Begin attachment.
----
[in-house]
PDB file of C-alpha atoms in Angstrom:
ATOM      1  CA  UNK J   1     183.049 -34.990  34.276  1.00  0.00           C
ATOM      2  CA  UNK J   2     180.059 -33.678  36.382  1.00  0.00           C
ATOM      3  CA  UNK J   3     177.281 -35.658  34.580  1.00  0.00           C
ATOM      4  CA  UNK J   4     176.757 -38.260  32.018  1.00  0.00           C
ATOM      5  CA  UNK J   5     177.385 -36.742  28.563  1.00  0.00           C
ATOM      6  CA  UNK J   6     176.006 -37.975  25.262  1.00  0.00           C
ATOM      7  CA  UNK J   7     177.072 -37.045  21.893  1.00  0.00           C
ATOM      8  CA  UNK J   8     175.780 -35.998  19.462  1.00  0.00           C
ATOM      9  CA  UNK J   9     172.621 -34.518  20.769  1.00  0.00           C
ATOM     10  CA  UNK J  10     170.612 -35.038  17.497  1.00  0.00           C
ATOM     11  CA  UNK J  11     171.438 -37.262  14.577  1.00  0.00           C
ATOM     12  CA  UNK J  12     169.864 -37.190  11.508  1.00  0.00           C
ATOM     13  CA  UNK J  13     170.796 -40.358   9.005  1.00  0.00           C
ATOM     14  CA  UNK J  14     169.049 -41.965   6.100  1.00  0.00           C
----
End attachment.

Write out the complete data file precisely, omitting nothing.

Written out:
[in-house]
PDB file of C-alpha atoms in Angstrom:
ATOM      1  CA  UNK J   1     183.049 -34.990  34.276  1.00  0.00           C
ATOM      2  CA  UNK J   2     180.059 -33.678  36.382  1.00  0.00           C
ATOM      3  CA  UNK J   3     177.281 -35.658  34.580  1.00  0.00           C
ATOM      4  CA  UNK J   4     176.757 -38.260  32.018  1.00  0.00           C
ATOM      5  CA  UNK J   5     177.385 -36.742  28.563  1.00  0.00           C
ATOM      6  CA  UNK J   6     176.006 -37.975  25.262  1.00  0.00           C
ATOM      7  CA  UNK J   7     177.072 -37.045  21.893  1.00  0.00           C
ATOM      8  CA  UNK J   8     175.780 -35.998  19.462  1.00  0.00           C
ATOM      9  CA  UNK J   9     172.621 -34.518  20.769  1.00  0.00           C
ATOM     10  CA  UNK J  10     170.612 -35.038  17.497  1.00  0.00           C
ATOM     11  CA  UNK J  11     171.438 -37.262  14.577  1.00  0.00           C
ATOM     12  CA  UNK J  12     169.864 -37.190  11.508  1.00  0.00           C
ATOM     13  CA  UNK J  13     170.796 -40.358   9.005  1.00  0.00           C
ATOM     14  CA  UNK J  14     169.049 -41.965   6.100  1.00  0.00           C